Sunday, March 29, 2009
The Wild, Wet West
The West Coast has something the East Coast lost eons ago: vast expanses of wild and free coastline.
Mile after mile we tumble down from Washington to northern California, the angry, cold Pacific licking our right side and redwood forests and birch meadows hugging our left.
We see things we will never see on the East Coast.
I've never seen fog rushing and tumbling over the road like smoke from a raging fire. Until today. It's 48 degrees, and we see kids, in bathing suits, wrapped in towels, huddled around campfires on the beach. We see a herd of wild Roosevelt Elk grazing inside a pasture with two horses. We see trees so big around they look like walls. We see mountains of rock rise out of the sea then disappear into the mist.
In the Pacific Northwest, on Highway 101, we find no condos or multi-million dollar complexes pushing skyward, or angling out to the sea. We see some new development (in Oregon we see eight or nine really big houses all lined up in a row, oceanfront), but most of what we pass has been there a while, since the '50s or '60s.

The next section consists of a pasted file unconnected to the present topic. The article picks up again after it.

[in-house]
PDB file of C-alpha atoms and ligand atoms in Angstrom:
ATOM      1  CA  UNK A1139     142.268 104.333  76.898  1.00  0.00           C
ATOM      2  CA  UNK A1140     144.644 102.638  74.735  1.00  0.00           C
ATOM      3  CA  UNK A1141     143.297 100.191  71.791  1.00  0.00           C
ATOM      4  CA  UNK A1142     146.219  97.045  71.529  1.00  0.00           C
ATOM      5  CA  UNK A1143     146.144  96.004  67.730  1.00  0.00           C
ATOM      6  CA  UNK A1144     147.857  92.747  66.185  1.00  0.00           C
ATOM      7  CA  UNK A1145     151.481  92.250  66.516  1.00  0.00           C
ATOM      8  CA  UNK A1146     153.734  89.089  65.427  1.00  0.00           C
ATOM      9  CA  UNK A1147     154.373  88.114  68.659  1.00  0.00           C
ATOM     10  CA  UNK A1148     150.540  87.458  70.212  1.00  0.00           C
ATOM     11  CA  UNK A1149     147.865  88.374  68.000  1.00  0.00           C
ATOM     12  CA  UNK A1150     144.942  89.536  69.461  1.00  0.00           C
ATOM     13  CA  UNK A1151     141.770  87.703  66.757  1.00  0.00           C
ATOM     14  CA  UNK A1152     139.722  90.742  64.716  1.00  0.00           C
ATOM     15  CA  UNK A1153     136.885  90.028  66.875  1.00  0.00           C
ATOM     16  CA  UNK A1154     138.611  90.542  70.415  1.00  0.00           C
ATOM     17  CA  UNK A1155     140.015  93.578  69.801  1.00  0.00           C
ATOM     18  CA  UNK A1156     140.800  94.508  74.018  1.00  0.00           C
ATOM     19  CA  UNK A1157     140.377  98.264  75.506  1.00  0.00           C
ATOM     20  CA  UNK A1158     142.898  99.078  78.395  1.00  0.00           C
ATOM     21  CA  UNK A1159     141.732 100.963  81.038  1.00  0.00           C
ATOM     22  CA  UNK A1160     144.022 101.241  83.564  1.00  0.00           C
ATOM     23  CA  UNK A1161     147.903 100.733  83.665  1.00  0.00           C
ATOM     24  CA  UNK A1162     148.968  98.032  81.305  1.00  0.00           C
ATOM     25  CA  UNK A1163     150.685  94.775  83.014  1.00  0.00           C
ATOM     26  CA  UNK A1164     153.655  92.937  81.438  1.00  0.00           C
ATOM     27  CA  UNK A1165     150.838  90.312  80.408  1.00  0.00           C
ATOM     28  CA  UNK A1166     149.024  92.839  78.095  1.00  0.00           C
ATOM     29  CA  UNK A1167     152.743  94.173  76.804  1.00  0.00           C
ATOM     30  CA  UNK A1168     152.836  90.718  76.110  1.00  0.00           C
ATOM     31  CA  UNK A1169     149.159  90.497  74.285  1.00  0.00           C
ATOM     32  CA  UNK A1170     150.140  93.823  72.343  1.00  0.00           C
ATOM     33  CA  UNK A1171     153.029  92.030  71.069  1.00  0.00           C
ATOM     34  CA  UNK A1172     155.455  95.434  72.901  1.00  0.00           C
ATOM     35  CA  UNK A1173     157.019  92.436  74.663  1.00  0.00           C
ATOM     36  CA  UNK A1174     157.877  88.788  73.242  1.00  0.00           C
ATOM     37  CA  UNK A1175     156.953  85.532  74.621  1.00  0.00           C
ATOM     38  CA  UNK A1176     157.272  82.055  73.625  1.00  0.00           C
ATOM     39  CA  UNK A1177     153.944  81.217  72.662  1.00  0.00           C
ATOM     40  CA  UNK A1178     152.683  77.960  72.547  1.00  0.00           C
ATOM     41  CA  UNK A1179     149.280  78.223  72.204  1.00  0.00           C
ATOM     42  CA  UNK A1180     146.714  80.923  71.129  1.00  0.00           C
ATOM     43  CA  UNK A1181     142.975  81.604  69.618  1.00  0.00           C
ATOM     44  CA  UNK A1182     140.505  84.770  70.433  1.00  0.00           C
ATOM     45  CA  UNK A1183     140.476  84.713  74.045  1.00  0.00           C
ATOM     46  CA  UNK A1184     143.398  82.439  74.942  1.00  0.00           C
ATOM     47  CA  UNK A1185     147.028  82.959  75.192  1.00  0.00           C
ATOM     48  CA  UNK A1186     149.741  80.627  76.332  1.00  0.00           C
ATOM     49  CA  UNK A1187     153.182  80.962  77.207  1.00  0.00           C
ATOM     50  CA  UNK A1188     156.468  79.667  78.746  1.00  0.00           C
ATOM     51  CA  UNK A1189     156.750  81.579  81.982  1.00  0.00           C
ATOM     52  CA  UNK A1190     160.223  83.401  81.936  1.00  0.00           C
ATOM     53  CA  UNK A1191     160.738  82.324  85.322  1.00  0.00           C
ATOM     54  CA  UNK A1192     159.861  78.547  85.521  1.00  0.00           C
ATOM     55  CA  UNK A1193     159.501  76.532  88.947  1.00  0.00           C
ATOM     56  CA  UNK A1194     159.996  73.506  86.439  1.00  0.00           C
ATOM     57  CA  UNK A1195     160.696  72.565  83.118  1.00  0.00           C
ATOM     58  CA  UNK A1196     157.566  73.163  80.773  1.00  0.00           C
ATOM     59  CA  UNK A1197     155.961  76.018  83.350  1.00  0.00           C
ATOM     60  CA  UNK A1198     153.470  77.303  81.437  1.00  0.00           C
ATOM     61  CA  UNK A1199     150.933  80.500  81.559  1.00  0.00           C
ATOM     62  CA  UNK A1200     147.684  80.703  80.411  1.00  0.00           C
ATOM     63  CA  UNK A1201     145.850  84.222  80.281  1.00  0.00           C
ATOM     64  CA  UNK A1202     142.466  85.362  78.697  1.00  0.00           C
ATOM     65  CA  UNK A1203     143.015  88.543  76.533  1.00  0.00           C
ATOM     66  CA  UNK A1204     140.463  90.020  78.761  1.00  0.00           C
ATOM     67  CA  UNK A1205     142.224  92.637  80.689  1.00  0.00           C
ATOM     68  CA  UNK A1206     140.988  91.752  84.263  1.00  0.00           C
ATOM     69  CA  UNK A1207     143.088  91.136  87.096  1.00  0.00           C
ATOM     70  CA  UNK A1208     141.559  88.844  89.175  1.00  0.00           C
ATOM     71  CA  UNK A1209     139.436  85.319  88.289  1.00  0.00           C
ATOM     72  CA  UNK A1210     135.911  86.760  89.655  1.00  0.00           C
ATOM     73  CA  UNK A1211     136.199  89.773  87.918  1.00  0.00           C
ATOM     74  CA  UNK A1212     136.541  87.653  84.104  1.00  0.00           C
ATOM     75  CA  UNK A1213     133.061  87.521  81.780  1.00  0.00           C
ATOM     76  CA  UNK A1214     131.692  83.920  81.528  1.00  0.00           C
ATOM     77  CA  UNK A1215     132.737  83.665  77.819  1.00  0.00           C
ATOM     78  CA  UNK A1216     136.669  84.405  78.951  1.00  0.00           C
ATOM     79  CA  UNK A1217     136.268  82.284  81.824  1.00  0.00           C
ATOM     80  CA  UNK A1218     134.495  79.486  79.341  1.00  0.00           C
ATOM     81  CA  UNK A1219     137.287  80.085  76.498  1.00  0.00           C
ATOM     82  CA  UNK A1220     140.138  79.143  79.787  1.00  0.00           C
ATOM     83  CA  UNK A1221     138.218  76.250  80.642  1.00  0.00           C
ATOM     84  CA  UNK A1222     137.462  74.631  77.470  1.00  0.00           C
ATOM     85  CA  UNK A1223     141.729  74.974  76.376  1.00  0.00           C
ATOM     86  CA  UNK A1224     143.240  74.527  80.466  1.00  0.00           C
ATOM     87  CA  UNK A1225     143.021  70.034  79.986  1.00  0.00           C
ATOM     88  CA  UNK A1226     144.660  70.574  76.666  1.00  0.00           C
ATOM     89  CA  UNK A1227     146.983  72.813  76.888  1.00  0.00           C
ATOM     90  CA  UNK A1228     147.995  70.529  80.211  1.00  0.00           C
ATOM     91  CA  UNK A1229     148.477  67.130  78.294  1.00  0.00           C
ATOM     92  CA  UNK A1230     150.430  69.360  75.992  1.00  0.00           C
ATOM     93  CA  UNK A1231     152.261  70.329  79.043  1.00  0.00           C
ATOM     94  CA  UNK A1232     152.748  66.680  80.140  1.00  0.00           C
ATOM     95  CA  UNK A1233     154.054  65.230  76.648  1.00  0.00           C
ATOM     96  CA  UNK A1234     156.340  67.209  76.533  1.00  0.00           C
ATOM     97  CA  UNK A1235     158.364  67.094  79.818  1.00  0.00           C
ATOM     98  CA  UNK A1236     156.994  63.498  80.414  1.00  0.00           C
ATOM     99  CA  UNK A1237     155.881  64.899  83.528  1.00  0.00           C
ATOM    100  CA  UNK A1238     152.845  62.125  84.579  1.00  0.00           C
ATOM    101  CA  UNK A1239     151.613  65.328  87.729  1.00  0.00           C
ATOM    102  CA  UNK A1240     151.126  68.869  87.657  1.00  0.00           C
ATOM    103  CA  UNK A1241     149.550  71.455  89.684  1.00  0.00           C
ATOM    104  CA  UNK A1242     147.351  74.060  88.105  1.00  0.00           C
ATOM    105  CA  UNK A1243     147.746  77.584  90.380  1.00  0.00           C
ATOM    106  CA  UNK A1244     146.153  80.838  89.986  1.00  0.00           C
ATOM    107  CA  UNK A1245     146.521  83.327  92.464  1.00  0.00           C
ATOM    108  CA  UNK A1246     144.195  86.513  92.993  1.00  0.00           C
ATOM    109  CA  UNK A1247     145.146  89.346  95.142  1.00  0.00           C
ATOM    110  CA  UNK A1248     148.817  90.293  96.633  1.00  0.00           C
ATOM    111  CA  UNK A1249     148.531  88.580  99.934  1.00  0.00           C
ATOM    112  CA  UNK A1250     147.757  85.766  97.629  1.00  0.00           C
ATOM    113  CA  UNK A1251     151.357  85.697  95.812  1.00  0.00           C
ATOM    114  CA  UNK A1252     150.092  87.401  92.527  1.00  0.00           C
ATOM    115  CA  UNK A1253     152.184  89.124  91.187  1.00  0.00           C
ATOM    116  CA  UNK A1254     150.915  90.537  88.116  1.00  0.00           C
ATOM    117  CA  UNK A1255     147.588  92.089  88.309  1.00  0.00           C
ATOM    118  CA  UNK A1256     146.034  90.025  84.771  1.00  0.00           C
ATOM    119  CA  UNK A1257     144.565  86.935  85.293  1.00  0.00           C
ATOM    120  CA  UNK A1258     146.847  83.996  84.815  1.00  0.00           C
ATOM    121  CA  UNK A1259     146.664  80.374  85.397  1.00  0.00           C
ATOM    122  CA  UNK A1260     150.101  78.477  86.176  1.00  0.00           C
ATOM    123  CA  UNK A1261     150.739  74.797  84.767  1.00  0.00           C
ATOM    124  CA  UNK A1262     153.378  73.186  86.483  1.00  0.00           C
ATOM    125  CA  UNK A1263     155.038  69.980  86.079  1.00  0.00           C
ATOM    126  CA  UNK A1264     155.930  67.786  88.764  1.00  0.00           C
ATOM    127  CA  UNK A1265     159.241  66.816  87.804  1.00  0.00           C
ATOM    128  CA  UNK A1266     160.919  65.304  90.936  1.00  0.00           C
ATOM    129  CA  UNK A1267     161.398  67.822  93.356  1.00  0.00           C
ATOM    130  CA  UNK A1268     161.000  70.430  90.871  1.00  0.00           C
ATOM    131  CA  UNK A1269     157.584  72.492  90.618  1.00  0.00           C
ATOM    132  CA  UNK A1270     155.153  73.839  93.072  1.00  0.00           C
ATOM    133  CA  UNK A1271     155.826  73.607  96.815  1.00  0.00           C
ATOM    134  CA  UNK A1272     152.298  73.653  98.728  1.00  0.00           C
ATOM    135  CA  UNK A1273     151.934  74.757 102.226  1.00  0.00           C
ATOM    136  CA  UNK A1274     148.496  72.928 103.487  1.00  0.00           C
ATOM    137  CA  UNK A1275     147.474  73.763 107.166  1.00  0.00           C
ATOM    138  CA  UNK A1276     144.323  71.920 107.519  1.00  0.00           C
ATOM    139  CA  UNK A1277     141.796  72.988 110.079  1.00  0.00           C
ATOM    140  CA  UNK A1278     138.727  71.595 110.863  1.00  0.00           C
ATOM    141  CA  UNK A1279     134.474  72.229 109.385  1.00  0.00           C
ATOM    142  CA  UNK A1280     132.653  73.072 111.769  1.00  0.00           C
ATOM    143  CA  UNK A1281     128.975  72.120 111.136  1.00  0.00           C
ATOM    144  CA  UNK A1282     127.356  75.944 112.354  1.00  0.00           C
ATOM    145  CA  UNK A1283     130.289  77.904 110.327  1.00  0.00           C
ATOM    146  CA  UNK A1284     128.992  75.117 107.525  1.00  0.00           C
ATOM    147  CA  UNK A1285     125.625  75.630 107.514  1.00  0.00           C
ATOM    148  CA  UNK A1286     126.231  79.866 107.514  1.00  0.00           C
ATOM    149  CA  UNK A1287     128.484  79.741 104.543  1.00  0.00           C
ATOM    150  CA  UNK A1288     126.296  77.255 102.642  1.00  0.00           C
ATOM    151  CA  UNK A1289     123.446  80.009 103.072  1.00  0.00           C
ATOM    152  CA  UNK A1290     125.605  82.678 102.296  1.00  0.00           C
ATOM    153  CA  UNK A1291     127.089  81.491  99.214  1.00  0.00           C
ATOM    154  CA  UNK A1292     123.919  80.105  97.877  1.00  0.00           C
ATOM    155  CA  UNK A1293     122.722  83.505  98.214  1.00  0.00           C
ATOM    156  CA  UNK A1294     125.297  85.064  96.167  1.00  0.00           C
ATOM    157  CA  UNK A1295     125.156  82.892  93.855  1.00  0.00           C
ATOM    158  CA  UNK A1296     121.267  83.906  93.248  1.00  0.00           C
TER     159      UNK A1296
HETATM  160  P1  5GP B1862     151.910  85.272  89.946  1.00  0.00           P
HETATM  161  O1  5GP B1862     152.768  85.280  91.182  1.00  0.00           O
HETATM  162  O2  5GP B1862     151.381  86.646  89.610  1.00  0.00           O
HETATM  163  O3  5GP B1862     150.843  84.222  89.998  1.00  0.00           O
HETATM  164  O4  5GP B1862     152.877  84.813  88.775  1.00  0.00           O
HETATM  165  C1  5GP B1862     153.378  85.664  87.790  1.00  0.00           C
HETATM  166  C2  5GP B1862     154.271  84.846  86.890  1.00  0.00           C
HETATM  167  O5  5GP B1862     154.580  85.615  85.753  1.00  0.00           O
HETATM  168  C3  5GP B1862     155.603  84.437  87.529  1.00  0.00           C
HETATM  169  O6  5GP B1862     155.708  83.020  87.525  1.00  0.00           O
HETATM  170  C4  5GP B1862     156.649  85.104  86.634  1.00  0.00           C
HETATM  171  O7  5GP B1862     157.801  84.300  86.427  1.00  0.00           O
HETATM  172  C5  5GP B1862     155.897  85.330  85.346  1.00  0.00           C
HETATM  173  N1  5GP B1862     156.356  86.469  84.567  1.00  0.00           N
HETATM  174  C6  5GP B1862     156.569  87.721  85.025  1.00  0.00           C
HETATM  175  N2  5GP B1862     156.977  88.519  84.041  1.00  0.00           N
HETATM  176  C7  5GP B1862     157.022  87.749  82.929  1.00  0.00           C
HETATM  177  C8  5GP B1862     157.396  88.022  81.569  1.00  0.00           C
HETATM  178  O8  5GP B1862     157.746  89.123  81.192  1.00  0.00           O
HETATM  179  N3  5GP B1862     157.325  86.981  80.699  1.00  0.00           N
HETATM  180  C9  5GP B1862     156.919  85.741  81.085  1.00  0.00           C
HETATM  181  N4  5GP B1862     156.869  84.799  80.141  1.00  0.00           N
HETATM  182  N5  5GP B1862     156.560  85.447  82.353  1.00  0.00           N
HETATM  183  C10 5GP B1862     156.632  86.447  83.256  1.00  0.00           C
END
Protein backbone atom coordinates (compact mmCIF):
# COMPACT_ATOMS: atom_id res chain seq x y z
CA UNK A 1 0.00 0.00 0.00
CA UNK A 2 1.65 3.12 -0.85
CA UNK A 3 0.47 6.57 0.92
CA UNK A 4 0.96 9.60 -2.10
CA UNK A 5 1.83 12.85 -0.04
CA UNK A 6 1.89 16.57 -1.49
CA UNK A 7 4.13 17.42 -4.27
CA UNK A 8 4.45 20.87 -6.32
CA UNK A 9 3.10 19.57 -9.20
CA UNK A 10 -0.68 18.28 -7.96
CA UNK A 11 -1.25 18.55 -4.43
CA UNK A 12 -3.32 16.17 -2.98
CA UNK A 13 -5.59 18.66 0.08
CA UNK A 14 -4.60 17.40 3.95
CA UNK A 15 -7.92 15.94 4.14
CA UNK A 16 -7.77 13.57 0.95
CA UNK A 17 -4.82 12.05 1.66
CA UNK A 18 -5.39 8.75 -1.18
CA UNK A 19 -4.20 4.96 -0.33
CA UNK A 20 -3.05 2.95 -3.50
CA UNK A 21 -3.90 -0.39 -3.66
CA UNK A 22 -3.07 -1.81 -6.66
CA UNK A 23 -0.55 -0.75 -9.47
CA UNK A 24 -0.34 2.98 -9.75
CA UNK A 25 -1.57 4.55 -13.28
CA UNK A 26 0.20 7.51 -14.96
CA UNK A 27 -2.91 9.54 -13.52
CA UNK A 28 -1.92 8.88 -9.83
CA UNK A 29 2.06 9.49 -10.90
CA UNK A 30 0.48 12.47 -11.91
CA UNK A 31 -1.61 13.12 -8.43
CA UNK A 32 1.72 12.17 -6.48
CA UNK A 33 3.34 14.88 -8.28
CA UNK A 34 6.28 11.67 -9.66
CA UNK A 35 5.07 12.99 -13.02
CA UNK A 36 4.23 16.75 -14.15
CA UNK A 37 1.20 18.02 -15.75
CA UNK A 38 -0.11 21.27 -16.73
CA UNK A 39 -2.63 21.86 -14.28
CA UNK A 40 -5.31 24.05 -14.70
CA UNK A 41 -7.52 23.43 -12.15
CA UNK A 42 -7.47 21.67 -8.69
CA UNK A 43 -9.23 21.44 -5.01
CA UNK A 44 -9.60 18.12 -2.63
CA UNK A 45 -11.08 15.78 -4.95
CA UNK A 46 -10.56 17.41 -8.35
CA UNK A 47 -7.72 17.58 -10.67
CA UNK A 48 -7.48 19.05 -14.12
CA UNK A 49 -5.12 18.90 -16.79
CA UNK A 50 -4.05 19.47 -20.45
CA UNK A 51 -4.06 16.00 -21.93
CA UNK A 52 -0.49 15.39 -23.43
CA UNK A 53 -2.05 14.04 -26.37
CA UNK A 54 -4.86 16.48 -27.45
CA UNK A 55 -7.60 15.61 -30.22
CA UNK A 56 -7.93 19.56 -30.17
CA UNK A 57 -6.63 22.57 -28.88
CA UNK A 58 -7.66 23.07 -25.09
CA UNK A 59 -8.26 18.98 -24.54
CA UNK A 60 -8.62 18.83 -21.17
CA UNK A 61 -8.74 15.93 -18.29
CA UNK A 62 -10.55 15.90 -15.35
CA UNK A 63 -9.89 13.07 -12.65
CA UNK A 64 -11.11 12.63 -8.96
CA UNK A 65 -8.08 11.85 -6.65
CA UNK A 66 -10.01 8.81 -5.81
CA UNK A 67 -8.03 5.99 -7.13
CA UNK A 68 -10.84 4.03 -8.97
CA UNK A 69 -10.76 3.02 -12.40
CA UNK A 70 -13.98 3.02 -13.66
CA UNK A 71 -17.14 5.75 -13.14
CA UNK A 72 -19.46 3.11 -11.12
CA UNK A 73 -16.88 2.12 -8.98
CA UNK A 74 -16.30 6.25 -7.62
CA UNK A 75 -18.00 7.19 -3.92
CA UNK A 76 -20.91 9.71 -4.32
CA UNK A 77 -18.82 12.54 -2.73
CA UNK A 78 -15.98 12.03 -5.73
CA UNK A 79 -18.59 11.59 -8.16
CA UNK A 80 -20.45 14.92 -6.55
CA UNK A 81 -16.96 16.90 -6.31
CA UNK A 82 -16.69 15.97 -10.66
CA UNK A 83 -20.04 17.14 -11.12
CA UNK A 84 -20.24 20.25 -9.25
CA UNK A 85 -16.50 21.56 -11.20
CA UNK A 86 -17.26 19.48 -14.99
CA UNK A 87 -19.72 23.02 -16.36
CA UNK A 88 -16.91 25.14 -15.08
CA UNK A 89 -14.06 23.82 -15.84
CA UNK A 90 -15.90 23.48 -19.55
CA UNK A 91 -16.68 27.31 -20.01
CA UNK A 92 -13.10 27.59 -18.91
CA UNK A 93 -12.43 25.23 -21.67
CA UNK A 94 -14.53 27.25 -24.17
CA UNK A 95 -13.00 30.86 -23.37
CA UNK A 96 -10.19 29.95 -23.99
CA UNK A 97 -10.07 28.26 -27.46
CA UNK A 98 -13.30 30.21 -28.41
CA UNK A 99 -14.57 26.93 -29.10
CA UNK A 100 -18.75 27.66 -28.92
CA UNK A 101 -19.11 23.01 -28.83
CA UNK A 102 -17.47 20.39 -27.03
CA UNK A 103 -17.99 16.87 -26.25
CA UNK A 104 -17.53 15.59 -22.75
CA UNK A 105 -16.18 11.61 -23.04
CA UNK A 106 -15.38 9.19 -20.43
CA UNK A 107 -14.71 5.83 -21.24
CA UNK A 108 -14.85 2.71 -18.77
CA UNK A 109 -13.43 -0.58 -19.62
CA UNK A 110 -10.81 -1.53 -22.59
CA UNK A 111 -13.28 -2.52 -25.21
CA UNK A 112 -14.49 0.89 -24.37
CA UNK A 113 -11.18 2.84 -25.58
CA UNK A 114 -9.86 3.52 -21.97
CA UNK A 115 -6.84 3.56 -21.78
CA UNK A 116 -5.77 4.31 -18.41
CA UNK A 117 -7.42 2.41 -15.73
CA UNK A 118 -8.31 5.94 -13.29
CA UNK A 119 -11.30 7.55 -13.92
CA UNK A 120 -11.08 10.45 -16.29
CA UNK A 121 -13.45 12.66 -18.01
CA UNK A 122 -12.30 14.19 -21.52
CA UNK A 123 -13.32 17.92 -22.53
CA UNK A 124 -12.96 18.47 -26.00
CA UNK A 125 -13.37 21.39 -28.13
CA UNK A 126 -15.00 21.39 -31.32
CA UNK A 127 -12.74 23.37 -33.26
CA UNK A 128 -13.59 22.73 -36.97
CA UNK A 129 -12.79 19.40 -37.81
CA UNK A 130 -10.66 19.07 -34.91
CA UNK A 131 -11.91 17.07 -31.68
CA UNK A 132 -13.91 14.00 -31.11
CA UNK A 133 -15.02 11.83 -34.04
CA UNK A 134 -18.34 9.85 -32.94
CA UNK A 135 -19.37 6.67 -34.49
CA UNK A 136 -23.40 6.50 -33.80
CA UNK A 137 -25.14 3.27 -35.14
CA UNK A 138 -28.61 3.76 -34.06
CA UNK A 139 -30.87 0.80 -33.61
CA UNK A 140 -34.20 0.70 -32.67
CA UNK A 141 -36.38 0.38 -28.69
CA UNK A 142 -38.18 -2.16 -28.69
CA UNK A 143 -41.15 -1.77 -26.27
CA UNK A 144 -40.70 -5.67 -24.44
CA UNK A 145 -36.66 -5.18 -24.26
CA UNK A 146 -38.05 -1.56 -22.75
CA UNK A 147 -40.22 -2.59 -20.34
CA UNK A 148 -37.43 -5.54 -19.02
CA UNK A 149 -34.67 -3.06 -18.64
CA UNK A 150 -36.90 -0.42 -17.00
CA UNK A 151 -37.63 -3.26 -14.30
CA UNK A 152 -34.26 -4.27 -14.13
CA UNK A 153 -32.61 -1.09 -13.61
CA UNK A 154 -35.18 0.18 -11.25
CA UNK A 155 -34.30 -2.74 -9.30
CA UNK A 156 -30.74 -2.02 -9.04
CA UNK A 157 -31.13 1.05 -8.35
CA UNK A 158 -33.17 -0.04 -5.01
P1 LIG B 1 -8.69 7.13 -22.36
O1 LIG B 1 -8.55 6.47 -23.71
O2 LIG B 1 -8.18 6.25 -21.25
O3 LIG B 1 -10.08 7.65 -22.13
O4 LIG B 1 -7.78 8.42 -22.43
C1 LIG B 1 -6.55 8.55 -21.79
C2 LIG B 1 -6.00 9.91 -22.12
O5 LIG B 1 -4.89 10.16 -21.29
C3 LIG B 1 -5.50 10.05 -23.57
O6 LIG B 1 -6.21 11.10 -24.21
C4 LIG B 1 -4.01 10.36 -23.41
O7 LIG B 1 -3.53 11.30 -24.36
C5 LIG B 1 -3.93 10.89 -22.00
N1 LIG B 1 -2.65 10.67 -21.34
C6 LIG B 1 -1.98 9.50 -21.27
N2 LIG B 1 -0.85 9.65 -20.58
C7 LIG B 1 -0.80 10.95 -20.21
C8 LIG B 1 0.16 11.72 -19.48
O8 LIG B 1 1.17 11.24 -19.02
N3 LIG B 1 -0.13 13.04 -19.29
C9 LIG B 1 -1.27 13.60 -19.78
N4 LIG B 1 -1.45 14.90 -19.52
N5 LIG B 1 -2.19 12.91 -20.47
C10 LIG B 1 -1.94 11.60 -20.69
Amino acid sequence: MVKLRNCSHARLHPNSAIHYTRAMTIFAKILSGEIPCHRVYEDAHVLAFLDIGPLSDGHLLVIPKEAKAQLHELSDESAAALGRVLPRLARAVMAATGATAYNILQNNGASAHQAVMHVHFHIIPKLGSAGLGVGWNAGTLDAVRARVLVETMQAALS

Maybe the towns want the seaside undeveloped.
Or maybe there's no money in spiffing up a place where the sun visits less often than the rain.
A woman I meet from Rome, NY, who now works in Coos Bay, OR, misses the East Coast and hopes to return one day. The West Coast is too wet for her. Rain is better than snow, she laments, but there's a vibrancy to the snowy East that's dampened in the West.
I see her point. I feel the difference, too. I like that it's different.